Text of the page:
“Be happy in the moment, that’s enough. Each moment is all we need, not more.” ― Mother Teresa.
At this moment, as I sit revving up for another great day ahead, I’m happy. Why? I woke up; it’s the weekend; we had a great time with friends last night; and I’m drinking a smoothie consisting of kale, 6 different fruits, almonds and goji berries – rather than a bacon and black pudding sandwich. Clearly, I chose the correct option for breakfast. To be fair, the decision was easy. I love smoothies and we don’t have any bacon or black pudding. But I still feel happy.
Welcome to a new blog. Welcome to a new day. Welcome to the moment.
Anyone who has read the last blog – Live for the moment ……….. but please throw my mouse – will already know that I working hard on living in the moment; the present. I’ve spent too much time worrying, worrying, worrying.
Worrying about yesterday. What could I have done better?
Worrying about tomorrow. What’s going to happen? Is it going to be good? What’s going to go wrong?
Worrying about what people think of me, of my blogs, of my personal development. Why have some people suddenly become invisible? Is it because I / we openly express our views, which may not be the same as others?
But, I’ve realised this has to stop. I’m understanding the importance of enjoying ‘the now’. And since I’ve start to enjoy the now, the yesterday and the tomorrow have started to fade. Of course, I still reflect on what has gone before but nothing like as much. I know I am at the early stages of my path towards purely focussing on living in the present but I’m enjoying it so far.
So – mindfulness. A subject that has been at the core of my thinking for a long time now. It’s a word that is becoming more common in every day language.
Mindfulness – “the quality or state of being conscious or aware of something.”
Or, putting it another way, mindfulness – “a mental state achieved by focusing one’s awareness on the present moment, while calmly acknowledging and accepting one’s feelings, thoughts, and bodily sensations, used as a therapeutic technique.” Now we’re talking.
I read any article that the wonderful Jean Garrod shared on Facebook recently, called ‘A Mindful Day At Work, by Dr. Takesha Cox.
Dr. Cox is a school social worker at a high school in Washington DC. Many of the students at the school deal with neighbourhood violence, grief and loss, poverty, below average reading and math skills, abuse and neglect from their families, abandonment, teen pregnancy and parenting, and the lack of resources that they need to be successful socially, emotionally, and academically.
Dr. Cox is a mindfulness practitioner and she has delivered a lesson called “Heartfulness” to great effect.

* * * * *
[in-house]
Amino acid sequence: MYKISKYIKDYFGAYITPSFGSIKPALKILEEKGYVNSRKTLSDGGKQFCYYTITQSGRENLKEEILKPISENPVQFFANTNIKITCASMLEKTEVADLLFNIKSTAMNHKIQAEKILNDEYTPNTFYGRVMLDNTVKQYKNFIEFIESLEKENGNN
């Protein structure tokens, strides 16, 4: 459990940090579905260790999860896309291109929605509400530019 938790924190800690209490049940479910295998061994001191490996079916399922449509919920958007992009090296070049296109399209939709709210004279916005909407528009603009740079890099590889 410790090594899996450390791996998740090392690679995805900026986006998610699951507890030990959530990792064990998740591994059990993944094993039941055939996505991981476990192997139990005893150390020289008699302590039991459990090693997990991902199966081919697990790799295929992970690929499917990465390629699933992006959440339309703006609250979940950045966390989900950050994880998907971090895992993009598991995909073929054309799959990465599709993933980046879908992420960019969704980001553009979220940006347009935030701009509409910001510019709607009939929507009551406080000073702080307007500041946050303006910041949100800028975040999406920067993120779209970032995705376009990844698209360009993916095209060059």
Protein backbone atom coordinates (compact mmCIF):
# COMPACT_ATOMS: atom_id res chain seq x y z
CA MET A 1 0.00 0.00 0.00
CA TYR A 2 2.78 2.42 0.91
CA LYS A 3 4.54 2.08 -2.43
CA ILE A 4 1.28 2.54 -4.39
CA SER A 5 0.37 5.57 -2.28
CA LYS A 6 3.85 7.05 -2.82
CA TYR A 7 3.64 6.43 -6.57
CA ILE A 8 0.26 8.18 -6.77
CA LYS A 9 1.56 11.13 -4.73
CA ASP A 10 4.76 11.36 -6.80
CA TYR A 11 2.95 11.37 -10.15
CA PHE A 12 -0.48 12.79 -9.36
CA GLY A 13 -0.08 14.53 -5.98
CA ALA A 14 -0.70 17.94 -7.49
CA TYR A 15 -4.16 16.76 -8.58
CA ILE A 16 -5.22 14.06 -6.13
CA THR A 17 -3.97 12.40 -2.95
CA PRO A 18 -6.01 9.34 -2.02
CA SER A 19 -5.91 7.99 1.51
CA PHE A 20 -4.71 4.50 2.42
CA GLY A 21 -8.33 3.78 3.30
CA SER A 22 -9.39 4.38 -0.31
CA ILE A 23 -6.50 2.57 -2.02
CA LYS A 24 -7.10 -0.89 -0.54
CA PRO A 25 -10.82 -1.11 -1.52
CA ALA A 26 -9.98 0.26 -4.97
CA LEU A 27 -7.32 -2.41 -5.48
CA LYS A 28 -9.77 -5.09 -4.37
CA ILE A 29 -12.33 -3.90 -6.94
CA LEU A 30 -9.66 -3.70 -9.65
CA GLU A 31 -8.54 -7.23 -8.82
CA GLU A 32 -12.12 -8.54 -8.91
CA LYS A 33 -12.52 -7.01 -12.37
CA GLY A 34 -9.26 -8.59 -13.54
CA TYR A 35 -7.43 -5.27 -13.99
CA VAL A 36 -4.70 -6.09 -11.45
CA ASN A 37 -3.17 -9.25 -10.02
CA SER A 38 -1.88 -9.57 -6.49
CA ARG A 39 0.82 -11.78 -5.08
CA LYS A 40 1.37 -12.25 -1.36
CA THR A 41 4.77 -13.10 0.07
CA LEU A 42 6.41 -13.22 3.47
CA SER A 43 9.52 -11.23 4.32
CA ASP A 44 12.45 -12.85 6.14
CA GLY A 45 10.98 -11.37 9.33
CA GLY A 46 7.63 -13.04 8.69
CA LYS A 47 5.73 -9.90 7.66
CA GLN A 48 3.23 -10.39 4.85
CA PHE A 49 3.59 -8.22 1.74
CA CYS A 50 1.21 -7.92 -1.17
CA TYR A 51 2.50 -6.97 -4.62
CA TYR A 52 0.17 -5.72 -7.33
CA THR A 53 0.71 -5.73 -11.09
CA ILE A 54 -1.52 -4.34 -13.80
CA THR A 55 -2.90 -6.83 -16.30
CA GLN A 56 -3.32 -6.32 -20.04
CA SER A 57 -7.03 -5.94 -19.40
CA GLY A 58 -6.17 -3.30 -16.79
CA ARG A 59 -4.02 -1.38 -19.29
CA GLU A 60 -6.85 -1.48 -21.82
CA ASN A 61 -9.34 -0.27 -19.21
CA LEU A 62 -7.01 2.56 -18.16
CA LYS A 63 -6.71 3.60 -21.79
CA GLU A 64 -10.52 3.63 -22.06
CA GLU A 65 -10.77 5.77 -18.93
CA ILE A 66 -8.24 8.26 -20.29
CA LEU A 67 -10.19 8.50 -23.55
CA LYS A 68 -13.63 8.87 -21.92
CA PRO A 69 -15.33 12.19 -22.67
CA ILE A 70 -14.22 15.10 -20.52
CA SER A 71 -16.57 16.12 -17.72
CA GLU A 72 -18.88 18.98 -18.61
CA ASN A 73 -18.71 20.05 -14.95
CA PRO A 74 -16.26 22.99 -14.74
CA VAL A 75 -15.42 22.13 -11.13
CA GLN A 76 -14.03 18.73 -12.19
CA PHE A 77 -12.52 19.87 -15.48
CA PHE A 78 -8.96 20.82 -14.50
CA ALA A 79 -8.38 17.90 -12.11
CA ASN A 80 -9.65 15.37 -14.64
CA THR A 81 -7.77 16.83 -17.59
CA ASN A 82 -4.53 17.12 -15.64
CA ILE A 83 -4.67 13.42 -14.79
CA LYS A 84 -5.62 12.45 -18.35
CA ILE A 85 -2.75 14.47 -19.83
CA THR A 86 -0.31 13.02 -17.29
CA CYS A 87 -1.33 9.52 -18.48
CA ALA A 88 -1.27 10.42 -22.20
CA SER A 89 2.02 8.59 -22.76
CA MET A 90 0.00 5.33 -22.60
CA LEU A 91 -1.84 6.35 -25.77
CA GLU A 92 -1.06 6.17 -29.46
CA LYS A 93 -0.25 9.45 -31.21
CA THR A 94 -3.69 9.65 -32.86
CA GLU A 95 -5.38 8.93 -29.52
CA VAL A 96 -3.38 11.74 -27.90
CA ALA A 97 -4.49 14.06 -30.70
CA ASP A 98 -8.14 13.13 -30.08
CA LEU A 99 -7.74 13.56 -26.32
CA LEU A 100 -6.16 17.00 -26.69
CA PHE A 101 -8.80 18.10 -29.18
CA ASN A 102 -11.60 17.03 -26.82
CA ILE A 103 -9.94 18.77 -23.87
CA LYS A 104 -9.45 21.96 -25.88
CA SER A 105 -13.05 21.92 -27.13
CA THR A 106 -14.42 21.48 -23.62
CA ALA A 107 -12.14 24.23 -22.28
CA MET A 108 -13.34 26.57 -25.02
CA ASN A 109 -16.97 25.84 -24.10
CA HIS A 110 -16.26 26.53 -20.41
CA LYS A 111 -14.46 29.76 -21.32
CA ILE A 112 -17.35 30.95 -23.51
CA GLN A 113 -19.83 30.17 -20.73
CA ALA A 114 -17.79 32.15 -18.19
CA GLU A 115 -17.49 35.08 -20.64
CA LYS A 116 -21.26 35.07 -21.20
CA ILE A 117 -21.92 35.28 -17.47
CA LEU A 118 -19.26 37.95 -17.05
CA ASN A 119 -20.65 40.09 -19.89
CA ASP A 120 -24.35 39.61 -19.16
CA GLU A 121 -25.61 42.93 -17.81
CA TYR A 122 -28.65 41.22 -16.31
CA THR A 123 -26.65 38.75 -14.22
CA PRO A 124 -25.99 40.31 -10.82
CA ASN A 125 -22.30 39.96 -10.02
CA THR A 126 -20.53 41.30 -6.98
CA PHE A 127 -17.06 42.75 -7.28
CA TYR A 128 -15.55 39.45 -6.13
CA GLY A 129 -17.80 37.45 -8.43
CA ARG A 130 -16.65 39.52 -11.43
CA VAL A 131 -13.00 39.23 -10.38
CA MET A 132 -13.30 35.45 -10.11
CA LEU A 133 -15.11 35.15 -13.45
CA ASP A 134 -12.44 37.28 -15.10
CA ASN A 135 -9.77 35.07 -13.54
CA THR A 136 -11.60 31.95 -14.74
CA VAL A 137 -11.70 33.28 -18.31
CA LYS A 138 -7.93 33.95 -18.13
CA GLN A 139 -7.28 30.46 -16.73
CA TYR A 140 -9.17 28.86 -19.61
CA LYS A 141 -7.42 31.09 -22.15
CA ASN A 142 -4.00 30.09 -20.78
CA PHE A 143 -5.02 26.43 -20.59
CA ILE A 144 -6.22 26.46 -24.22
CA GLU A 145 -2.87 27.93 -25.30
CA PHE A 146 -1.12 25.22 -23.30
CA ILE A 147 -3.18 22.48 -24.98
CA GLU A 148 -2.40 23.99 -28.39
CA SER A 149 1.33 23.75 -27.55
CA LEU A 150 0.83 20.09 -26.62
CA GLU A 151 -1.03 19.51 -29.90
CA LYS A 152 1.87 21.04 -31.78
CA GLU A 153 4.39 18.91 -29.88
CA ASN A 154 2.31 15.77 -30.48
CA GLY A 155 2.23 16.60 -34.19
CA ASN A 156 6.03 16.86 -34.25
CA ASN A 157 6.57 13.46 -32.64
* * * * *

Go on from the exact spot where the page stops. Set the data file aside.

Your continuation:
There was another article recently about some Canadian police meditating.
Just thinking about all of this gave me real hope. Mindfulness, heartfulness, meditation – basically all practices that work towards a “a mental state achieved by focusing one’s awareness on the present moment, while calmly acknowledging and accepting one’s feelings, thoughts, and bodily sensations”.
A lot of us want to achieve this basic awareness on the present moment, but we spend too much time working about yesterday and / or fretting about what might happen tomorrow. As I write this I am facing a battle to stop thinking about what tomorrow might bright. However, the great thing with writing is that it helps me to concentrate on the exact thing I am talking about – living in the now.
Here’s a broad statement. There’s too much anger in the world. In fact, there’s just too much anger – full stop. We spend too much time angry. When I say ‘we’, I am just speaking broadly. That anger comes out of worrying about yesterday and how that might develop into tomorrow. But, what about today? Today? If we could just grasp the concept of dealing with today – with a smile, a laugh, a dance, and a lot of gratitude, sure when tomorrow becomes today we can do the same all over again?
Am I simplifying things? I hope not. I’m just seeking a state of mind for me, and everyone else who wants to join me, where we just enjoy the now. And by practicing mindfulness, we can take a massive step towards that state of mind.
Of course, we could move on to talking about meditation. I’ve covered that in earlier blogs and do intend to re-explore the joy of meditation because I still love just zoning out and just disappearing into my peaceful place. That place when even living in the now feels a bit too much. I’ll leave it there for now, but am happy to discuss my views on meditation with anyone and everyone.
And that’s where I’ll close. A quick quote – “Life is a dance. Mindfulness is witnessing that dance.”
― Amit Ray,
Enjoy the dance.
Ps – sorry for the typos. I need a proof reader!